The TSA and the Case of the Missing Boundary Condition

Agent A: “But it isn’t shorter than 4 inches, so we have to confiscate it.”

Agent B: “No, it is only prohibited if it is longer than 4 inches.”

Agent C: “Maybe you measured it wrong.”  Takes ruler and meticulously measures it again. “Nope, it is exactly 4 inches.”

Passenger: “Could you please just confiscate my scissors so I can catch my plane?”

I waited in line as the agent consulted with every other TSA employee working at the gate. All of them were dumbfounded and unable to resolve the issue. What was this dire security issue that required all of their attention? A pair of scissors with a blade of exactly 4 inches.

Since the passenger was willing to just give up the item, the issue eventual resolved itself. While I am typically annoyed with airport security, I found the above exchange humorous. Although I assumed the issue was that the agents did not fully know the rules, I was curious enough to check when I had the chance.

According to the TSA’s official list of prohibited items, “…blades shorter than 4 inches are allowed, but blades longer than 4 inches are prohibited.”

The author of the ruleset had actually managed to write a rule that did not cover all possible sizes for a pair of scissors.  If they had simply stated either the first part or the second part, there would have been no issue.  The more I thought about it, though, the more I realized issues like this arise quite often in computer programming too.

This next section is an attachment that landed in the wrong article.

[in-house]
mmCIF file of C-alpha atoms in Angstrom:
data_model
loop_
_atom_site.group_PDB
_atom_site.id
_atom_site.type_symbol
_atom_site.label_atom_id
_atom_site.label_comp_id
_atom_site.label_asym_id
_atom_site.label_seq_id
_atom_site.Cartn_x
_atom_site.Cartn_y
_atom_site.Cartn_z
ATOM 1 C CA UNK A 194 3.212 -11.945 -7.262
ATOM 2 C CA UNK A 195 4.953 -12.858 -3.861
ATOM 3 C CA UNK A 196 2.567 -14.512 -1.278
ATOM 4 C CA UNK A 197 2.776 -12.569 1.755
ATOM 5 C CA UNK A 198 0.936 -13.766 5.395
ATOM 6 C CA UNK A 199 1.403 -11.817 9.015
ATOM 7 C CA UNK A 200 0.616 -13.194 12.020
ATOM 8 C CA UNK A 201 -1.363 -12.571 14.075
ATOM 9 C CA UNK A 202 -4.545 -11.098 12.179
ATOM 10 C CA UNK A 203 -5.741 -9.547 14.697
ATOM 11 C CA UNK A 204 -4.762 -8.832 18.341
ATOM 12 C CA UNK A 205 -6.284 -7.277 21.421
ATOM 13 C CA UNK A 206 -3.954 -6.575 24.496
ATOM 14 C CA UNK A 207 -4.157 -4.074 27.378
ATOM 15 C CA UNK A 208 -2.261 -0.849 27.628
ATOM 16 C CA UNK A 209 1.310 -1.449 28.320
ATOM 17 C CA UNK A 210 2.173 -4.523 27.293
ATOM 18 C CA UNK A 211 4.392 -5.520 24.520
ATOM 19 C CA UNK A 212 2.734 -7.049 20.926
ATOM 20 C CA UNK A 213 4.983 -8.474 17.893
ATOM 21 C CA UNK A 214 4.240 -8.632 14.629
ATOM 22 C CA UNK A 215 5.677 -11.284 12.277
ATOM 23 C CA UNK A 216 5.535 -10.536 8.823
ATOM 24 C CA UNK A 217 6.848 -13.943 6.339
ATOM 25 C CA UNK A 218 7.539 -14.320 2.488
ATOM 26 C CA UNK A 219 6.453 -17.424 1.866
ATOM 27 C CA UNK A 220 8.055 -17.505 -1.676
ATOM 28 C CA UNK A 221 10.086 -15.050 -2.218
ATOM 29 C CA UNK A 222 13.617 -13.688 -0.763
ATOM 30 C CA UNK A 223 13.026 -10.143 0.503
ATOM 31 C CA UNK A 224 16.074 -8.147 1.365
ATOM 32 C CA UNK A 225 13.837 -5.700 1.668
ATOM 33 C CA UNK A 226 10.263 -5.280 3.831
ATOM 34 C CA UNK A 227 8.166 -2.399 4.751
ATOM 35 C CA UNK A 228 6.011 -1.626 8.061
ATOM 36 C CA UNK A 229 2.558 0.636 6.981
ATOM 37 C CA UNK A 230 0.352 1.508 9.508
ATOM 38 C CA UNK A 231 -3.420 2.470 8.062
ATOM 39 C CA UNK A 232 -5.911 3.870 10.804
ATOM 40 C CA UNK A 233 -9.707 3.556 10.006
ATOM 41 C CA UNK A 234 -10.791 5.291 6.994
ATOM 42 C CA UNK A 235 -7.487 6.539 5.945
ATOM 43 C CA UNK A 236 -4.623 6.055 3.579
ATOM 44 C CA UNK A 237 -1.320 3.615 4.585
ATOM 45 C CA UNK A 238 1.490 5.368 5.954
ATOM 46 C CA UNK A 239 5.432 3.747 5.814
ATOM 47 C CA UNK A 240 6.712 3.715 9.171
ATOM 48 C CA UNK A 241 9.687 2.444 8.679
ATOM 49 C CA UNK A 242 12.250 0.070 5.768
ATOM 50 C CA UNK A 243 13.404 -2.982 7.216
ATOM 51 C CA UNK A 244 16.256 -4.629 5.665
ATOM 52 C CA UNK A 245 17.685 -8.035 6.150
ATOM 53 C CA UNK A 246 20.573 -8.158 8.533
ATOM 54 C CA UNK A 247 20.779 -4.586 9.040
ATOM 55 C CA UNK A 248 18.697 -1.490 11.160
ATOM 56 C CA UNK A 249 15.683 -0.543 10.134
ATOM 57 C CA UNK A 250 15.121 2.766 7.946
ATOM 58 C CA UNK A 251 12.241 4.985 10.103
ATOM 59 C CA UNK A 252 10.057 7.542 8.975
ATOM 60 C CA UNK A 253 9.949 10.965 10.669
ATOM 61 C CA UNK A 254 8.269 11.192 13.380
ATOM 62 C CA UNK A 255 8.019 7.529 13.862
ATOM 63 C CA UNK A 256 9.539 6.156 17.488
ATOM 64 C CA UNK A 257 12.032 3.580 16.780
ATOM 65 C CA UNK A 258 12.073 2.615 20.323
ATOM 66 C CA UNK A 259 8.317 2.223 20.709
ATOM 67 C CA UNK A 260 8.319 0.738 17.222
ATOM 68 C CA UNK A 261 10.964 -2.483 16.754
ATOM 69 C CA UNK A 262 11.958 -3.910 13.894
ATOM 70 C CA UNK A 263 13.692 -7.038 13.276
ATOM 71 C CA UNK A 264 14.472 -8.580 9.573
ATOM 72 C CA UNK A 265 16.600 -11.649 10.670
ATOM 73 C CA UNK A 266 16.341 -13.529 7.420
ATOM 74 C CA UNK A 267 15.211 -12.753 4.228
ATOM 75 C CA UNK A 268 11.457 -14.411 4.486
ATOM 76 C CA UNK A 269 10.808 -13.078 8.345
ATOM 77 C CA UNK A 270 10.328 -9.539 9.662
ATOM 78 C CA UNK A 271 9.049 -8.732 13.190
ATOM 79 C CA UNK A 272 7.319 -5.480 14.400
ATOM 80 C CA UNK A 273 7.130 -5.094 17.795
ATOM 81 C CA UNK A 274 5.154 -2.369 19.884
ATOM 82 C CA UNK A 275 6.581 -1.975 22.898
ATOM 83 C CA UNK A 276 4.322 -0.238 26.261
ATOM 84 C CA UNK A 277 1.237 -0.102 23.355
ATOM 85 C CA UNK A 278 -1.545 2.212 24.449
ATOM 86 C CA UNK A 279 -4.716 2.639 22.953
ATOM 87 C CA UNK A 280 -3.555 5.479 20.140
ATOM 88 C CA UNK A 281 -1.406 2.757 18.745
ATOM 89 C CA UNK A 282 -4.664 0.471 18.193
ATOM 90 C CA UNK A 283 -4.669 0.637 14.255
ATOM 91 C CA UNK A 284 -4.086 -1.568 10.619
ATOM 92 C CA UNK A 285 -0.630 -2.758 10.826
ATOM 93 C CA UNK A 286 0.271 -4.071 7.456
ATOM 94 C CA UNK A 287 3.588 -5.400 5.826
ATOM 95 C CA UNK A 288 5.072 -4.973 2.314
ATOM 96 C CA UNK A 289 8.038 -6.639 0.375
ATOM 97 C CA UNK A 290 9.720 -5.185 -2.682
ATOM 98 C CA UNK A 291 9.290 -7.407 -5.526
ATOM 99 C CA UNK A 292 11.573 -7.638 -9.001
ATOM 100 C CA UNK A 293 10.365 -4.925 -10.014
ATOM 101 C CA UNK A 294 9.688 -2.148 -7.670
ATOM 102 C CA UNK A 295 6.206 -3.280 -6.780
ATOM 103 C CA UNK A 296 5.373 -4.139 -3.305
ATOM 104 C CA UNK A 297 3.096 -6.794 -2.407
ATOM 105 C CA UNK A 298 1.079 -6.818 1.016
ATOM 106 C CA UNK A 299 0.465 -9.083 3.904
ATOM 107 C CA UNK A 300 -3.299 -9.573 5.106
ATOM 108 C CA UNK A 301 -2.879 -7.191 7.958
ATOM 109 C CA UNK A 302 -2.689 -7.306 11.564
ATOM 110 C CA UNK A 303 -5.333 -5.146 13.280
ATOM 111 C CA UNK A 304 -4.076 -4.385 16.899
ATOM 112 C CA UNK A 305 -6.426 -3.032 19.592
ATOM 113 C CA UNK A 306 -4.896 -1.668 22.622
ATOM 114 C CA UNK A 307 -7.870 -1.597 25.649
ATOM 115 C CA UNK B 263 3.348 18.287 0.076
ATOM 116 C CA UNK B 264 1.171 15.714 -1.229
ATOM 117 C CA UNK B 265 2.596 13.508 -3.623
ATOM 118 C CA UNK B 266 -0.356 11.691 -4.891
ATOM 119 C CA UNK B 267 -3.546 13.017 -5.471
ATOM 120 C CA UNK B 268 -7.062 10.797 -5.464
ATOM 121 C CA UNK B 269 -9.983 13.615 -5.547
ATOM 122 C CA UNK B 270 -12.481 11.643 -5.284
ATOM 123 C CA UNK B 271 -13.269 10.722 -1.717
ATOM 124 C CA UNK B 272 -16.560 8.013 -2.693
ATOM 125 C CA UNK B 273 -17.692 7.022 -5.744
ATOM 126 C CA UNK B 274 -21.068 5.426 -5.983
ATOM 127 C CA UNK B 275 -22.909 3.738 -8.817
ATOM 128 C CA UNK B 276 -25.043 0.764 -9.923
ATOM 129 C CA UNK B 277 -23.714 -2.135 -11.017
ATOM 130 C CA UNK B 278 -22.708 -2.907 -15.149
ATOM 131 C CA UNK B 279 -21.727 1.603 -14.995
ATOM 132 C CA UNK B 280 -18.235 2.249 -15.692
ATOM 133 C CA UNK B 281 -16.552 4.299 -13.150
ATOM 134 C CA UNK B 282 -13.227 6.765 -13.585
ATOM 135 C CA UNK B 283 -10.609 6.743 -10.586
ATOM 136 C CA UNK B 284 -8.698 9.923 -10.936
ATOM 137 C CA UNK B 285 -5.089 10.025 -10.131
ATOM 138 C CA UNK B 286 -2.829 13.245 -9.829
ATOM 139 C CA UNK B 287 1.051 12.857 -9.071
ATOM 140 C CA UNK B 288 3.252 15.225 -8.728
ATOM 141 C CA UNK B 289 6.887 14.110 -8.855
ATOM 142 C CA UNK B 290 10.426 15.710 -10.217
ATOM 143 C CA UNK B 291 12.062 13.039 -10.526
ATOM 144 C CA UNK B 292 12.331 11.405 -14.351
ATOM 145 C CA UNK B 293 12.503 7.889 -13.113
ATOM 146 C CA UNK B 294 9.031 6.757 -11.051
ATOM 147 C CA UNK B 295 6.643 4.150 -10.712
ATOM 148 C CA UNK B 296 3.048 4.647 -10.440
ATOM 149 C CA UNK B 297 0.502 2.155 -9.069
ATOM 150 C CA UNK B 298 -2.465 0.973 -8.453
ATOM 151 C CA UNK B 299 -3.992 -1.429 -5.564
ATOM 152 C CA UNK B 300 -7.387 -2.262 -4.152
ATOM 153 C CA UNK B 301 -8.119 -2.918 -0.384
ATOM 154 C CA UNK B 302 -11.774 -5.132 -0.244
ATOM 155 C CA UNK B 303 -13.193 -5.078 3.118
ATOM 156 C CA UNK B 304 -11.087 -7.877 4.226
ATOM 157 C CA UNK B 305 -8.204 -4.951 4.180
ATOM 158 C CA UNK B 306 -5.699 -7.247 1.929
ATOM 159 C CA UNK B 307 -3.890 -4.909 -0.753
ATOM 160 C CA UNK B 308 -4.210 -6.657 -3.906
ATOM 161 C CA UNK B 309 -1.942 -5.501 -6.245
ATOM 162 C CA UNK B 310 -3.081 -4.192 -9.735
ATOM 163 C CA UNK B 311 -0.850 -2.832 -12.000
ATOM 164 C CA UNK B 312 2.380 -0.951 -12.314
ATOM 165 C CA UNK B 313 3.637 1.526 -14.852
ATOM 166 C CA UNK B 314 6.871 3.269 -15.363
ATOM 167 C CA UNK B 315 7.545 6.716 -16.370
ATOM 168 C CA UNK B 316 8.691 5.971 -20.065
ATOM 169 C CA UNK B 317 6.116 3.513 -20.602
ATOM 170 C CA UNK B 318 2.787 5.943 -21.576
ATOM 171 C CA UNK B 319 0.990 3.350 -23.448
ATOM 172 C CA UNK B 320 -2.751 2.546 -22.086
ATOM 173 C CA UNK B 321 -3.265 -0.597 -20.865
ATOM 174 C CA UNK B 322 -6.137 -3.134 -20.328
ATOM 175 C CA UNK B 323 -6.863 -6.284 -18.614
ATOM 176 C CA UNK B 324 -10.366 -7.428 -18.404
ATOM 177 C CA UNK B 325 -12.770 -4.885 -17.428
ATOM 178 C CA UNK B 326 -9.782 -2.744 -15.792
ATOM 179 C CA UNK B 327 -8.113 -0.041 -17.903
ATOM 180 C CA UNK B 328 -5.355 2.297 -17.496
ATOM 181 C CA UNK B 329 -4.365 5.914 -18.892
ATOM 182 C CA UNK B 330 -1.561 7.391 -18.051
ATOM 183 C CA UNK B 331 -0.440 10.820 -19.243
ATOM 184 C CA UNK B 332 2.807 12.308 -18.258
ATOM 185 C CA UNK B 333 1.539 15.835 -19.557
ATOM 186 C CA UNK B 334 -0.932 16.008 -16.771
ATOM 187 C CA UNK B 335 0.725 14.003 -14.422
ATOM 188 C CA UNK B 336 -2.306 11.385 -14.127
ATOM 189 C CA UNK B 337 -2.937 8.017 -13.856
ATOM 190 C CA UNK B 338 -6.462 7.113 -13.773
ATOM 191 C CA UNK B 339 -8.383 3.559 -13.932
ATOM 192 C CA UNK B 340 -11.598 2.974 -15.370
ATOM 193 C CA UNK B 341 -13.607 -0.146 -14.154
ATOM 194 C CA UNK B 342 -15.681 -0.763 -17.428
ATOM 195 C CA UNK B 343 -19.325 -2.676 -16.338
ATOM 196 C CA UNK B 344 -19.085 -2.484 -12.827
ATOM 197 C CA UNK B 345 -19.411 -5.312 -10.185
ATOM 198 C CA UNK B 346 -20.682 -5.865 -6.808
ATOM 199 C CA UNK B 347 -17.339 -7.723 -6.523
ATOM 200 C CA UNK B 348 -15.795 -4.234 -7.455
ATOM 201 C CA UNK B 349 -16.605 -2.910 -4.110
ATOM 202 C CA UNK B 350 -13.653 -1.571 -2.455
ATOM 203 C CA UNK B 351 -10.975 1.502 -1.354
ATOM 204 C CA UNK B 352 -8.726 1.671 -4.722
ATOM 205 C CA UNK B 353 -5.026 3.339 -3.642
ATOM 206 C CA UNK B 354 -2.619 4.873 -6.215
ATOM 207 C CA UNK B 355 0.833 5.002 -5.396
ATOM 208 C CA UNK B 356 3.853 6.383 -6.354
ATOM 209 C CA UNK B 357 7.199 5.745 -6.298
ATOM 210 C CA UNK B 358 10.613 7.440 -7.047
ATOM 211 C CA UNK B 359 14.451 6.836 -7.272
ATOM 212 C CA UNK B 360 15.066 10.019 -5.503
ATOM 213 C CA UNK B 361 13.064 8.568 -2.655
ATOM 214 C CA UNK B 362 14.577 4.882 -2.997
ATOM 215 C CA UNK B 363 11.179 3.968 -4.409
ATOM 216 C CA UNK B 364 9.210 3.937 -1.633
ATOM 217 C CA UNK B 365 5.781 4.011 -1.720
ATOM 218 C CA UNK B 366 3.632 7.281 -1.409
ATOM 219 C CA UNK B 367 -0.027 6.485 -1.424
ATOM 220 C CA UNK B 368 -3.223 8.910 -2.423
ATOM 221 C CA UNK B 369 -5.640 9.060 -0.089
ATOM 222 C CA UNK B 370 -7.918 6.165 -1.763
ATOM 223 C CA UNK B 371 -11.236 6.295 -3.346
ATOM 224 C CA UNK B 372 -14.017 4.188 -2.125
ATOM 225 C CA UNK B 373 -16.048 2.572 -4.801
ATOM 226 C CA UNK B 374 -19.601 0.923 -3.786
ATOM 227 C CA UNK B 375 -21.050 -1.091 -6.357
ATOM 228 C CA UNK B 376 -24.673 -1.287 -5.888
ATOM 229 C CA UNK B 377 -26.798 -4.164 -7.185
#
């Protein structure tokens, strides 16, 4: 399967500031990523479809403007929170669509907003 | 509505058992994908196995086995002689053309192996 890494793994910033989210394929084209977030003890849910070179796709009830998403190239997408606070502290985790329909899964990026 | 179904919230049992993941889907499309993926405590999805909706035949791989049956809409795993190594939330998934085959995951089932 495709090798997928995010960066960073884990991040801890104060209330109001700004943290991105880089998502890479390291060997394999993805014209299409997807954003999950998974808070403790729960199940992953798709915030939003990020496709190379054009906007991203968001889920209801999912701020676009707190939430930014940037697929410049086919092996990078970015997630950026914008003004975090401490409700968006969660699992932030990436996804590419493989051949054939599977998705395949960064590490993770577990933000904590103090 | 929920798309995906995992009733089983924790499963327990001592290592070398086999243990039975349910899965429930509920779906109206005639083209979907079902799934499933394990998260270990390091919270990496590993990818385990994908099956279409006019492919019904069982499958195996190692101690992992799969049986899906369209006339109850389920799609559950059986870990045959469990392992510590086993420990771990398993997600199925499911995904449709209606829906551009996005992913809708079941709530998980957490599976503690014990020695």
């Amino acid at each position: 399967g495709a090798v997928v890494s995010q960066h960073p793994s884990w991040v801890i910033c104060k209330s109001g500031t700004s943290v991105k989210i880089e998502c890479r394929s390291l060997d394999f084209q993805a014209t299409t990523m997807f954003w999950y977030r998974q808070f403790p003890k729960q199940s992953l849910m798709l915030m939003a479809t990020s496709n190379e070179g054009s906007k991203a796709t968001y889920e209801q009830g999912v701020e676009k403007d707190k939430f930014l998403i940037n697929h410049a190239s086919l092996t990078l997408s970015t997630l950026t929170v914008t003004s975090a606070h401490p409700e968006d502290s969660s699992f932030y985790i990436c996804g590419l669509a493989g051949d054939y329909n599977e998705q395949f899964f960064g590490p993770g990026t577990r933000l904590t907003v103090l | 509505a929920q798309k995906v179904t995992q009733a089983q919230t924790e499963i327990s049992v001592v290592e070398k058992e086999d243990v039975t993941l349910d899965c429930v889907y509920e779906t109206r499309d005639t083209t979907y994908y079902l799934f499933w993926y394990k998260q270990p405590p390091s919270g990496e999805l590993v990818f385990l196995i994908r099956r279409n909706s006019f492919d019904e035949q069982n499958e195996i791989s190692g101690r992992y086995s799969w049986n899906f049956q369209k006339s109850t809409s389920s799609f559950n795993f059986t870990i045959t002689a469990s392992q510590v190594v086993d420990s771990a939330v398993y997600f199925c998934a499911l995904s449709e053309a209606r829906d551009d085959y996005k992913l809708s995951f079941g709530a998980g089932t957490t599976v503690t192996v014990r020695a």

Imagine the TSA has asked you to develop a program to handle the scissor length checks. A direct interpretation might result in a statement like this:

if( length(scissors) < 4.0 )
  // everything is ok
else if( length(scissors) > 4.0)
  // Danger!

An experienced developer might realize the stupidity of this implementation since the boundary case of 4.0 is not handled. Instead they may write

if( length(scissors) < 4.0 )
  // everything is ok
else
  // Danger!

Now the boundary case is handled because else is left to just take care of everything that is left. Another developer in the exact same situation may write

if( length(scissors) > 4.0 )
  // Danger!
else 
  // everything is ok

The boundary case is still handled, but in a different manner. Given the TSA’s specifications, all three programs would be reasonable implementations. Each performs identically except for a very specific boundary case.

The handling of boundary issues is not just the domain of the TSA; nearly anyone who codes a function will have to make similar decisions. While it may not always be important how boundary cases are handled, they should be handled. One of the benefits of using humans for certain tasks is that they presumably can handle ambiguous cases. Though the TSA may not want to rely on this since they obviously are not hiring their employees for their critical thinking skills.

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